ClinGen Dosage Sensitivity Curation Page

22q11.2 recurrent (DGS/VCFS) region (proximal, A-D) (includes TBX1)

Curation Status: Complete

Gene Information

Location Information

Evidence for Loss Phenotypes

Evidence for loss of function phenotype
PubMed ID Description
20301696 McDonald-McGinn, Emanuel and Zackai. GeneReviews: 22q11.2 Deletion Syndrome.
27189754 McDonald-McGinn et al. (2015) reviewed clinical findings in 22q11.2 deletion syndrome. See also PMID 21200182.
Burnside (2015) reviewed the literature and clinical findings of patients with recurrent 22q11.2 deletions, including proximal (A-D) region deletions.

Evidence for Triplosenstive Phenotype

Evidence for triplosensitivity phenotype
PubMed ID Description
20301749 Firth. GeneReviews: 22q11.2 Duplication. Review of the phenotype associated with duplication of proximal 22q11.2. Similar to the reciprocal deletion, this review combines data from reports of patients with both A-D (3 Mb) and A-B (1.5 Mb) region duplications. The phenotype is described as, ?generally mild and highly variable; findings range from apparently normal to intellectual disability/learning disability, delayed psychomotor development, growth retardation, and/or hypotonia. The high frequency with which the 22q11.2 duplication is found in an apparently normal parent of a proband suggests that many individuals can harbor a duplication of 22q11.2 with no discernible phenotypic effect.?
19254783 Portnoi (2009) reviewed the literature and summarized findings from approximately 50 unrelated cases of duplications involving proximal 22q11.2. The author noted, ?The phenotype of patients is extremely variable, ranging from multiple defects to mild learning difficulties, sharing features with DGS/VCFS, including heart defects, urogenital abnormalities, velopharyngeal insufficiency with or without cleft palate, and with some individuals being essentially normal.?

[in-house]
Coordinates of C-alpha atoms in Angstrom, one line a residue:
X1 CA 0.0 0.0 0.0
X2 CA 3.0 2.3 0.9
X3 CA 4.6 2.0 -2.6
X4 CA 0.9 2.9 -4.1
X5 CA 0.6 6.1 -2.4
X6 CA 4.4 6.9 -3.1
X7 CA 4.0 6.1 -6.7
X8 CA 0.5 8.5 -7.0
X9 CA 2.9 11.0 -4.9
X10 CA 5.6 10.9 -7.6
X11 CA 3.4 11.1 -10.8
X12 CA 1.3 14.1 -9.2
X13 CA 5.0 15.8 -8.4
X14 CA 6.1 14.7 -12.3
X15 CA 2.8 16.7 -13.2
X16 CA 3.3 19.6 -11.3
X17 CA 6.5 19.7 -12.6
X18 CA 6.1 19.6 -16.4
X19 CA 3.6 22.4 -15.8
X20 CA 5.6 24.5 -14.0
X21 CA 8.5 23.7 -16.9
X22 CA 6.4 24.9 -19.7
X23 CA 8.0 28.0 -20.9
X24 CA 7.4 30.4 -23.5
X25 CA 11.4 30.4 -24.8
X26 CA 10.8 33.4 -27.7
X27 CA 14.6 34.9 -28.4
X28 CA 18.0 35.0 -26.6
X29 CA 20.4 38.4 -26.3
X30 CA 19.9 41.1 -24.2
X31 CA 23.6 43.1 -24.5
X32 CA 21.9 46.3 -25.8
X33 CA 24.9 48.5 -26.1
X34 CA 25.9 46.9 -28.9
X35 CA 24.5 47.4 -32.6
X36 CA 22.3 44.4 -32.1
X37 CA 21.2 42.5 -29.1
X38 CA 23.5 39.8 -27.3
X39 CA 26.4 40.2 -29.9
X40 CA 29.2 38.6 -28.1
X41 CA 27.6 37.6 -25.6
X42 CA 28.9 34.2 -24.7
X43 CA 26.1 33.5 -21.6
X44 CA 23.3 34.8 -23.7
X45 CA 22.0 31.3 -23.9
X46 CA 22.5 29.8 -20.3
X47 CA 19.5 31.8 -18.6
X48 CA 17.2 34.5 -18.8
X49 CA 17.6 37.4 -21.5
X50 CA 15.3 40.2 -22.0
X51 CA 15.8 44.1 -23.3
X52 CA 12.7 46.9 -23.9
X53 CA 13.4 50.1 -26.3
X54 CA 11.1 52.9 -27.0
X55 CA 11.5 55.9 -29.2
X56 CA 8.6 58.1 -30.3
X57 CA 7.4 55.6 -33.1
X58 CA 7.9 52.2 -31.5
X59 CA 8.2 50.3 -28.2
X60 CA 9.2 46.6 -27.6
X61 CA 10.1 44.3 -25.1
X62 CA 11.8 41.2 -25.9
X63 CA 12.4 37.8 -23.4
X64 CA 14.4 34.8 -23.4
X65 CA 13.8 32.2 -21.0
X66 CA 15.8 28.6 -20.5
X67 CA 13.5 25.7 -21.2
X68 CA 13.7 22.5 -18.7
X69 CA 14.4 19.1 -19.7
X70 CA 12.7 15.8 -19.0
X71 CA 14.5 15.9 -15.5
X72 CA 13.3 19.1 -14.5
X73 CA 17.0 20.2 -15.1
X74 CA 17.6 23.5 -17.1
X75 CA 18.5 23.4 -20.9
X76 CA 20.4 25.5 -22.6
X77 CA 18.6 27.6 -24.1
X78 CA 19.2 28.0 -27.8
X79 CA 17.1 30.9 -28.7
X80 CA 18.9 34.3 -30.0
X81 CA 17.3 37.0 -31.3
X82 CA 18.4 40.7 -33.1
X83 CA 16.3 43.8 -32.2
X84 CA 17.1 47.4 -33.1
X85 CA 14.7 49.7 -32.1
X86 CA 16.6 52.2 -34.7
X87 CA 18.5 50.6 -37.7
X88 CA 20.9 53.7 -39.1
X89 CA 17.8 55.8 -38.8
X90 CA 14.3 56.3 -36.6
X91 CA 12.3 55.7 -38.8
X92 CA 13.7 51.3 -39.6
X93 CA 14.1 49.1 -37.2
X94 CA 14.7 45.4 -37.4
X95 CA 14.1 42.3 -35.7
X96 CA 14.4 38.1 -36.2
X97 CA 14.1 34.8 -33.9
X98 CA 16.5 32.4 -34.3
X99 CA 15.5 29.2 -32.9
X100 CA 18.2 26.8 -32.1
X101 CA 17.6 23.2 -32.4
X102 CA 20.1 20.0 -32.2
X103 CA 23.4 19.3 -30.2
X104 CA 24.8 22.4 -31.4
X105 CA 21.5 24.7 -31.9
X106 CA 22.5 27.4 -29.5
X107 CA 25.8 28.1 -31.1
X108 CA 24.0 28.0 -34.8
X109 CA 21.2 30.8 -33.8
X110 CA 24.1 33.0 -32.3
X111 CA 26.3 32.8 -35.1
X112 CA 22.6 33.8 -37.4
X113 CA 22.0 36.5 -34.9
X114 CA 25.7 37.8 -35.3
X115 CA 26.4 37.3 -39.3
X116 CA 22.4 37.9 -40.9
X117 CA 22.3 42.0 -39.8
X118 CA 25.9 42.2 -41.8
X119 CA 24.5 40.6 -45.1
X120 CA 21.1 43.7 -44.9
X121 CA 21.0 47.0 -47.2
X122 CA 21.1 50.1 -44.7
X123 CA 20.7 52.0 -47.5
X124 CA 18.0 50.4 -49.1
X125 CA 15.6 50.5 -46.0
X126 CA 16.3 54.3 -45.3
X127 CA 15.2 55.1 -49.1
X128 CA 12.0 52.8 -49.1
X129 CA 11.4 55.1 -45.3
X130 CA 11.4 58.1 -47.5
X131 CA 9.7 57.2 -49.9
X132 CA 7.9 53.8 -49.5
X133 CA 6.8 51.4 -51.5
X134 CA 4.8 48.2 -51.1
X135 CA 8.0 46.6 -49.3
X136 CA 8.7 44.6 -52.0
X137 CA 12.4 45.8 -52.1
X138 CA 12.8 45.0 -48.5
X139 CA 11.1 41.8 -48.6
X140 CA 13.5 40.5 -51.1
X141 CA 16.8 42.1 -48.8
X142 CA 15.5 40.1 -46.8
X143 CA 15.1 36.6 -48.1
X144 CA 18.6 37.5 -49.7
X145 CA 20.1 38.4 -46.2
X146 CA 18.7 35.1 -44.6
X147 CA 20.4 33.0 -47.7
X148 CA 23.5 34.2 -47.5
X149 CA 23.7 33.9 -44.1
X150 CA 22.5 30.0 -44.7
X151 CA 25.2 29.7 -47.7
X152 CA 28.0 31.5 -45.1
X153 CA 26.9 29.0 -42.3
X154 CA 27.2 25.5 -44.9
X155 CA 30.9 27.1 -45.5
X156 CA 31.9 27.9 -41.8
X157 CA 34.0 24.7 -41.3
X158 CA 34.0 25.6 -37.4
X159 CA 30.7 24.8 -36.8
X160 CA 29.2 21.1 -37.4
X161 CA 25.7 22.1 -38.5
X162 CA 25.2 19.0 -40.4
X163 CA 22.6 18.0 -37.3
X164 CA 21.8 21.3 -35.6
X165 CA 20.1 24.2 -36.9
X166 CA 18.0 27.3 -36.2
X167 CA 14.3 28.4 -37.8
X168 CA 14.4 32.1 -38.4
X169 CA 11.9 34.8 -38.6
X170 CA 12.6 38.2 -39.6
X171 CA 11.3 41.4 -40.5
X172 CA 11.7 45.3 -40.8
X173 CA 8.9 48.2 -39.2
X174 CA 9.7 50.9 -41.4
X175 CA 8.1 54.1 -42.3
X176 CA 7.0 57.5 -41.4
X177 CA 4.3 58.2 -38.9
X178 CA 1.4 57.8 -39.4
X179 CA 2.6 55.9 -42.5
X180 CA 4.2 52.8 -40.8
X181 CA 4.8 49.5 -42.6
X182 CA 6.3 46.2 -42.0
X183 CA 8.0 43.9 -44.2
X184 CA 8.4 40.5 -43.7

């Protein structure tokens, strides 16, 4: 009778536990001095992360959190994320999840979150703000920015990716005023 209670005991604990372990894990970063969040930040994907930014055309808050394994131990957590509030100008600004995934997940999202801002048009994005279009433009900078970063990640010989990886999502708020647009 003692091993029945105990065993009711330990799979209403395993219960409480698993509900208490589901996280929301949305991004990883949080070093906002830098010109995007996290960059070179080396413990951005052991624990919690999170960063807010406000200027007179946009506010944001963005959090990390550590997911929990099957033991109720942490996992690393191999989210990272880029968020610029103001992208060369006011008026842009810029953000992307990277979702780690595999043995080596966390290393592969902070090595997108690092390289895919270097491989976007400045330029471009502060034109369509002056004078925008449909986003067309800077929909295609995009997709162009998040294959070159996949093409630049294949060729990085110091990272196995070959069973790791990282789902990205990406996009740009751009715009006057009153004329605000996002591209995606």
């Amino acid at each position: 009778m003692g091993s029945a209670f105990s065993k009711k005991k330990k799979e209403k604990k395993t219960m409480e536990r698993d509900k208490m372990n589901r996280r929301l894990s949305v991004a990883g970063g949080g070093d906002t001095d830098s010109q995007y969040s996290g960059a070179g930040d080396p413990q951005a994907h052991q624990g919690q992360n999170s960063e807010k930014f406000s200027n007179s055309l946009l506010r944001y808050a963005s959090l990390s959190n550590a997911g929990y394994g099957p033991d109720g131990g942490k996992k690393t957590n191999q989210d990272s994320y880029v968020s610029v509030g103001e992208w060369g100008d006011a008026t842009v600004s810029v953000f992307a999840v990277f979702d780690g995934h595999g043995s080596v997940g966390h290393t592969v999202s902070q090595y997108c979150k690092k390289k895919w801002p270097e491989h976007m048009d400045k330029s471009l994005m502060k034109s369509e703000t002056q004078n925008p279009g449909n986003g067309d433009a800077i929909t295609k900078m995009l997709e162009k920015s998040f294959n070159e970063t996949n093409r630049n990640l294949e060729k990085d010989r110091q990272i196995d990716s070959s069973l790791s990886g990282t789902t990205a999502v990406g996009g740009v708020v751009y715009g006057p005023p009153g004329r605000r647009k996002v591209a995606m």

18414210 Ou et al. (2008) reviewed clinical findings of 22q11.2 CNV carriers from a cohort of 7000 clinical aCGH cases. Three probands (Pts 1-3) and two relatives of patient 1 (sibling and mother) with A-D (3 Mb) region duplications were reported. Clinical findings in common in at least two carriers included developmental delay, speech delay, variable dysmorphic features, hypernasal speech, hearing impairment, and behavioral abnormalities. Parental samples were unavailable for patients 2 and 3.

NOTE:The loss of function score should be used to evaluate deletions, and the triplosensitivity score should be used to evaluated duplications. CNVs encompassing more than one gene must be evaluated in their totality (e.g. overall size, gain vs. loss, presence of other genes, etc). The rating of a single gene within the CNV should not necessarily be the only criteria by which one defines a clinical interpretation. Individual interpretations must take into account the phenotype described for the patient as well as issues of penetrance and expressivity of the disorder. ACMG has published guidelines for the characterization of postnatal CNVs, and these recommendations should be utilized (Genet Med (2011)13: 680-685). Exceptions to these interpretive correlations will occur, and clinical judgment should always be exercised.